Brenda Davis is a leader in her field, an esteemed speaker, a member of the Vegetarian Hall of Fame, and a past chairperson of the Vegetarian Nutrition Dietetic Practice Group of the Academy of Nutrition and Dietetics (formerly the American Dietetic Association). She lives in Kelowna, British Columbia, with her husband, Paul.
Vesanto Melina is a sought-after speaker and consultant; she has taught nutrition at the University of British Columbia and Bastyr University in Seattle and is consultant to the government of B. C. She coauthored the joint position paper on vegetarian diets for the American Dietetic Association and Dietitians of Canada. She lives in Langley, BC with her partner Cam Doré.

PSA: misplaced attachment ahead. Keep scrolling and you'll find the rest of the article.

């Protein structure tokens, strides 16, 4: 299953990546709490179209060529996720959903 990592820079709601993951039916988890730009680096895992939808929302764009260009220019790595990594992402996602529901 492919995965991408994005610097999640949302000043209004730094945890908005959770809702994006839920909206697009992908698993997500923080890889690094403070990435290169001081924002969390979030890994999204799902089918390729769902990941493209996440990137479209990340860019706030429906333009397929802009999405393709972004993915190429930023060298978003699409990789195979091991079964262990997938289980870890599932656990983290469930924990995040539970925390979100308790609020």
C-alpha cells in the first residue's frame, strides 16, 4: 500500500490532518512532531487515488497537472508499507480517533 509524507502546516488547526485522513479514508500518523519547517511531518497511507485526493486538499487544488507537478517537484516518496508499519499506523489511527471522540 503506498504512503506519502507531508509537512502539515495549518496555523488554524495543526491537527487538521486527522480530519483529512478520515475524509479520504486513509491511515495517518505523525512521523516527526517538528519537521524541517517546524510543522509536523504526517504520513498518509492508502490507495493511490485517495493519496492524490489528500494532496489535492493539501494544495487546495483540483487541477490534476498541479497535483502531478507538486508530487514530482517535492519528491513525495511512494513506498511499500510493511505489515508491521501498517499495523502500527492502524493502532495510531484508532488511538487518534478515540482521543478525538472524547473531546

They are the coauthors of 13 books, 6 jointly.
These books include their popular Becoming Raw, The New Becoming Vegetarian, Becoming Vegetarian, Becoming Vegan, and The Raw Food Revolution Diet. Brenda also is co-author of Defeating Diabetes and of Dairy-Free and Delicious. Vesanto is co-author of Cooking Vegan, Cooking Vegetarian, Raising Vegetarian Children, Food Allergies: Health and Healing, and the Food Allergy Survival Guide. Their books have been translated into 9 languages and have sold over 650,000 copies.